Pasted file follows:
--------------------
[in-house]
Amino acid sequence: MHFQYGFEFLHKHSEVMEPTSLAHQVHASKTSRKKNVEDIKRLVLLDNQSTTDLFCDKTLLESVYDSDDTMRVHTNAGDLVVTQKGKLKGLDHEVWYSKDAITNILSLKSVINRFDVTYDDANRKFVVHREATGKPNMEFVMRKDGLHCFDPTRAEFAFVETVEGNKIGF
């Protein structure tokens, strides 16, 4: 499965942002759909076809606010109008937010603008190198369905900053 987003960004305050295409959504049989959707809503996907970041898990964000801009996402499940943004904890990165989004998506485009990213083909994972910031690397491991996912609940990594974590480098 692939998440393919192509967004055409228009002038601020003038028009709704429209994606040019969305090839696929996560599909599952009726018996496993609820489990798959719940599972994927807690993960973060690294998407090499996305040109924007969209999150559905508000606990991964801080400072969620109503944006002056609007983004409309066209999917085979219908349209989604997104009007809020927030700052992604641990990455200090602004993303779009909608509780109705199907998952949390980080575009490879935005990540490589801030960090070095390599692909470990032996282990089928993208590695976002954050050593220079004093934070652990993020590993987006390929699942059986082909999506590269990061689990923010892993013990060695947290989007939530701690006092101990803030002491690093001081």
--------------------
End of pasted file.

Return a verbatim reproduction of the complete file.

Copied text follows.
[in-house]
Amino acid sequence: MHFQYGFEFLHKHSEVMEPTSLAHQVHASKTSRKKNVEDIKRLVLLDNQSTTDLFCDKTLLESVYDSDDTMRVHTNAGDLVVTQKGKLKGLDHEVWYSKDAITNILSLKSVINRFDVTYDDANRKFVVHREATGKPNMEFVMRKDGLHCFDPTRAEFAFVETVEGNKIGF
């Protein structure tokens, strides 16, 4: 499965942002759909076809606010109008937010603008190198369905900053 987003960004305050295409959504049989959707809503996907970041898990964000801009996402499940943004904890990165989004998506485009990213083909994972910031690397491991996912609940990594974590480098 692939998440393919192509967004055409228009002038601020003038028009709704429209994606040019969305090839696929996560599909599952009726018996496993609820489990798959719940599972994927807690993960973060690294998407090499996305040109924007969209999150559905508000606990991964801080400072969620109503944006002056609007983004409309066209999917085979219908349209989604997104009007809020927030700052992604641990990455200090602004993303779009909608509780109705199907998952949390980080575009490879935005990540490589801030960090070095390599692909470990032996282990089928993208590695976002954050050593220079004093934070652990993020590993987006390929699942059986082909999506590269990061689990923010892993013990060695947290989007939530701690006092101990803030002491690093001081």